In keeping with its mission as a research university, NYU strives, whenever possible, to include undergraduates in the production of knowledge. Since creativity and original work can take different forms in different fields, research is defined in its broadest sense, encompassing artistic and professional activities, as well as more traditional academic inquiry into the humanities, social sciences, and natural sciences. Research extends and enhances classroom learning by enabling students to work one-on-one with faculty members (and, in some areas, also with highly trained postdoctoral fellows and graduate students). In addition to strengthening a student's resume and graduate or professional school applications, such experiences expand understanding of a discipline, engender productive mentoring relationships, and encourage the development of analytic and communication skills that are useful in any profession.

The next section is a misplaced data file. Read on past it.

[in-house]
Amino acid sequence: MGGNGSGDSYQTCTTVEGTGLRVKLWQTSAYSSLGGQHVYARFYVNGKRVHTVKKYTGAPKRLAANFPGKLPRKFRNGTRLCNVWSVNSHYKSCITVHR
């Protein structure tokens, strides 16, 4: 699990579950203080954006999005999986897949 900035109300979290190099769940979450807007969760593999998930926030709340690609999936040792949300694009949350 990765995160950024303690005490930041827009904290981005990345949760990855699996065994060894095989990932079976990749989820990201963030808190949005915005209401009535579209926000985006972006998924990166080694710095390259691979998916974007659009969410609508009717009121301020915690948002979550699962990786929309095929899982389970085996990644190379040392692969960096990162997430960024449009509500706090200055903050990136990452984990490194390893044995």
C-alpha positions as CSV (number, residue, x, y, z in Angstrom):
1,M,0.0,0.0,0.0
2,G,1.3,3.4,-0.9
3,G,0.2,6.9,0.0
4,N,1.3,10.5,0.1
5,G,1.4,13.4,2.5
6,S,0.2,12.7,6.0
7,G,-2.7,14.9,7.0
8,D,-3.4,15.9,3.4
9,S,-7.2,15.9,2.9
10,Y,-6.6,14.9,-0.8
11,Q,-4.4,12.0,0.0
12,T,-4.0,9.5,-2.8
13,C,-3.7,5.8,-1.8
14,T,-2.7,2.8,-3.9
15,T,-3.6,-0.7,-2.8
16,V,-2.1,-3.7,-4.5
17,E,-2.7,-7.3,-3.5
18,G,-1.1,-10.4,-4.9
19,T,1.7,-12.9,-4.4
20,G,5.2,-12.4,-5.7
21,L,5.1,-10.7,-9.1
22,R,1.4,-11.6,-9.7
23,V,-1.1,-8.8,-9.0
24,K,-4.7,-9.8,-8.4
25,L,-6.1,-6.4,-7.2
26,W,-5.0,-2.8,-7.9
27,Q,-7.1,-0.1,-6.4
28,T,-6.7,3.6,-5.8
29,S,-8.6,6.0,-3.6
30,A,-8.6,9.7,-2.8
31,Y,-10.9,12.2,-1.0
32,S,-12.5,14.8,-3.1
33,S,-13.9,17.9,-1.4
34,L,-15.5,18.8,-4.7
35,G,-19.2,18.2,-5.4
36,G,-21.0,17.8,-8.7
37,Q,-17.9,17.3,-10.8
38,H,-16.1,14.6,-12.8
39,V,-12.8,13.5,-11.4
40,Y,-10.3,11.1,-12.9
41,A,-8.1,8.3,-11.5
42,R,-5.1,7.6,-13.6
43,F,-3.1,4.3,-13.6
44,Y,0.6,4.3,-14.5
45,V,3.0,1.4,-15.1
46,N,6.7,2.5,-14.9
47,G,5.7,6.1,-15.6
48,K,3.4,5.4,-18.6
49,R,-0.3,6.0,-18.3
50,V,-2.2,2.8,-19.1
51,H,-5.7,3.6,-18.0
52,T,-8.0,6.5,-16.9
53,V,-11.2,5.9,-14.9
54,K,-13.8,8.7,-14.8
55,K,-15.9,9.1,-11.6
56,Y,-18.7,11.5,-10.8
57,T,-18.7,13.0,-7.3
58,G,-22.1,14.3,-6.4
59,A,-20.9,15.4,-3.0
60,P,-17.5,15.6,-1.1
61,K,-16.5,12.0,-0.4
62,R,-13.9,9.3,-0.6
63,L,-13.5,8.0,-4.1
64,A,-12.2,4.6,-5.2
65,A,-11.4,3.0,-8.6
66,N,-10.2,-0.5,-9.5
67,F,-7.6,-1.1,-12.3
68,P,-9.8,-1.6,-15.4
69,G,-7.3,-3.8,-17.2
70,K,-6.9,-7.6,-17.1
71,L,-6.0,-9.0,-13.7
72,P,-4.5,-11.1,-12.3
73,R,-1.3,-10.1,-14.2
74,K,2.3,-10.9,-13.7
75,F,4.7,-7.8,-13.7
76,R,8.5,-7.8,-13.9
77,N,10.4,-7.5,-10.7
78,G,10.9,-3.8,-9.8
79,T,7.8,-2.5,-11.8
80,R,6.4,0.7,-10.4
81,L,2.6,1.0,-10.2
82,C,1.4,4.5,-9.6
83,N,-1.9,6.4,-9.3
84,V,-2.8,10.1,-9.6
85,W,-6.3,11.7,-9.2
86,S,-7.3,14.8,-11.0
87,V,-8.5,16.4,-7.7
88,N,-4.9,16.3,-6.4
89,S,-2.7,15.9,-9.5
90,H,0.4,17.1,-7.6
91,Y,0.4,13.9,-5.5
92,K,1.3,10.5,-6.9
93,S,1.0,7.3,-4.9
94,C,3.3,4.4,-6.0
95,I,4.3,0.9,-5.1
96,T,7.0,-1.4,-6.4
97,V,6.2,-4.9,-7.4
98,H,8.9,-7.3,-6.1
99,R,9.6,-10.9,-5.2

Research varies widely in nature, context, and extent both within and across undergraduate schools at NYU, ranging from research requirements in individual credit-bearing courses to independent study courses and honors theses or projects.
Below are just a few examples of the ways in which undergraduate students can get involved in the research happening at New York University: